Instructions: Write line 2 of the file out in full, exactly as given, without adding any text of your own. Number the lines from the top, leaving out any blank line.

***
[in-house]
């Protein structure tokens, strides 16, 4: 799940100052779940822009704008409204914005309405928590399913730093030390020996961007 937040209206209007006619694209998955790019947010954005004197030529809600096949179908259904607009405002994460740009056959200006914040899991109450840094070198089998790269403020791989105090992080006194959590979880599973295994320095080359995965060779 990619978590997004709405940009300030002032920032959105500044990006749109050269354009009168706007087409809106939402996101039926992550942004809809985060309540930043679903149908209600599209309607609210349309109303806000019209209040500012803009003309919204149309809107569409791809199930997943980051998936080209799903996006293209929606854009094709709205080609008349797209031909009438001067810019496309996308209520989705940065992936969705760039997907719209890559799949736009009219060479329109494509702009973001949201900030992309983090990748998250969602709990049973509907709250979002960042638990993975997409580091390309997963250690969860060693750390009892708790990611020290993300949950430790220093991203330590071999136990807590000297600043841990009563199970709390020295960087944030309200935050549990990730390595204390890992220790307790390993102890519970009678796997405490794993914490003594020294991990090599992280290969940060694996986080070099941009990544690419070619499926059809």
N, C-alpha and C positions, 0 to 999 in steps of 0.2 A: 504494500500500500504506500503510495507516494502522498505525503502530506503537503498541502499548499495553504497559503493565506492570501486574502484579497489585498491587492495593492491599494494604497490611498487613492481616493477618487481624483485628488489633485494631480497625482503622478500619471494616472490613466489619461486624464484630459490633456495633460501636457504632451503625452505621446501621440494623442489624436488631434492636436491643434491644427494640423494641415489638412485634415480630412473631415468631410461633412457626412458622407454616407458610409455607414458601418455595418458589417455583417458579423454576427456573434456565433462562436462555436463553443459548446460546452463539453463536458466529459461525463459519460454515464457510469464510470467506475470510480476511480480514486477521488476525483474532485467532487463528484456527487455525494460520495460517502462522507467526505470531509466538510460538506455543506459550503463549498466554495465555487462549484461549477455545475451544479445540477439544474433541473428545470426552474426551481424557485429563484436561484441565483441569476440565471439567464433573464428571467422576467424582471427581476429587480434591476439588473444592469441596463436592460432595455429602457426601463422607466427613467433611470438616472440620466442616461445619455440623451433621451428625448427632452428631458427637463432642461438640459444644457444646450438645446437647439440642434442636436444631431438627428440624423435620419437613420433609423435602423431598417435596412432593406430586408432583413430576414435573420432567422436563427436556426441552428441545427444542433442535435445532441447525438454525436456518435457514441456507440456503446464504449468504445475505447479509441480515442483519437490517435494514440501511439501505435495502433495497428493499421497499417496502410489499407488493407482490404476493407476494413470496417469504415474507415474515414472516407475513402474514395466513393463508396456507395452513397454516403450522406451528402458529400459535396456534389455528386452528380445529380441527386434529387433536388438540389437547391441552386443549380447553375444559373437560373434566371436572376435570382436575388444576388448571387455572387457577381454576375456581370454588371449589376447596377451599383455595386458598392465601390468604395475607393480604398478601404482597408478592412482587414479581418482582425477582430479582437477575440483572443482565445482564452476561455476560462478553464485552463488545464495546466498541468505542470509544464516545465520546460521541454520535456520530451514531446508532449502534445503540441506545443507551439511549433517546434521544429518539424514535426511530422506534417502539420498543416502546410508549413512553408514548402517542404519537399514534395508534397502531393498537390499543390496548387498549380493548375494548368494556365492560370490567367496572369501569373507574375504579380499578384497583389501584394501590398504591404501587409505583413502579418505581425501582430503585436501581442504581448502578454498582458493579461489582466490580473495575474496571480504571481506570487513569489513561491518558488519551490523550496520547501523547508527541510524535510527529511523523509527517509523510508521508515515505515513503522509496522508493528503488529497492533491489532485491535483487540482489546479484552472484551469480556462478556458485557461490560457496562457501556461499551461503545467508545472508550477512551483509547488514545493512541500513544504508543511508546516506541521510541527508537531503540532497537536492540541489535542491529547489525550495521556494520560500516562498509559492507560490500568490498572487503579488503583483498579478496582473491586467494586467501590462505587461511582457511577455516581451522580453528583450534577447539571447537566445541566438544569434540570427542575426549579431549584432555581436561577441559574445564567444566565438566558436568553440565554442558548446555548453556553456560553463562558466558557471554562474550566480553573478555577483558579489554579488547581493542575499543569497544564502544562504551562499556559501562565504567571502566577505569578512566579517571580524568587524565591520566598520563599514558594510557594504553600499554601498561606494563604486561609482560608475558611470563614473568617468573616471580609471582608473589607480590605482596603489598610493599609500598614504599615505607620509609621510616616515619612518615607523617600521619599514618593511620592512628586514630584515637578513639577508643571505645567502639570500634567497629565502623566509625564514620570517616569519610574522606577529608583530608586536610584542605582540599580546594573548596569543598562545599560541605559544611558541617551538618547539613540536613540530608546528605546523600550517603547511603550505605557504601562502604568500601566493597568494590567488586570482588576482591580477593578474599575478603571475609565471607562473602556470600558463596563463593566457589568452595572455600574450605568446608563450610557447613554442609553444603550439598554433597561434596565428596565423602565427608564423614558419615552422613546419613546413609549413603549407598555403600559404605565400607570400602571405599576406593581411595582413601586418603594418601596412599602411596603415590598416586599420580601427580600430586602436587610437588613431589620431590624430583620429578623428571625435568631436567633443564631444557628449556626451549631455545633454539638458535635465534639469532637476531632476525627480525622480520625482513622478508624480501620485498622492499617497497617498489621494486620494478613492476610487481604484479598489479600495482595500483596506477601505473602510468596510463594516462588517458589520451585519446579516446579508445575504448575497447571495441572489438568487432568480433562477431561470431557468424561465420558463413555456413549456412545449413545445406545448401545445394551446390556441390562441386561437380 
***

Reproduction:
């Protein structure tokens, strides 16, 4: 799940100052779940822009704008409204914005309405928590399913730093030390020996961007 937040209206209007006619694209998955790019947010954005004197030529809600096949179908259904607009405002994460740009056959200006914040899991109450840094070198089998790269403020791989105090992080006194959590979880599973295994320095080359995965060779 990619978590997004709405940009300030002032920032959105500044990006749109050269354009009168706007087409809106939402996101039926992550942004809809985060309540930043679903149908209600599209309607609210349309109303806000019209209040500012803009003309919204149309809107569409791809199930997943980051998936080209799903996006293209929606854009094709709205080609008349797209031909009438001067810019496309996308209520989705940065992936969705760039997907719209890559799949736009009219060479329109494509702009973001949201900030992309983090990748998250969602709990049973509907709250979002960042638990993975997409580091390309997963250690969860060693750390009892708790990611020290993300949950430790220093991203330590071999136990807590000297600043841990009563199970709390020295960087944030309200935050549990990730390595204390890992220790307790390993102890519970009678796997405490794993914490003594020294991990090599992280290969940060694996986080070099941009990544690419070619499926059809």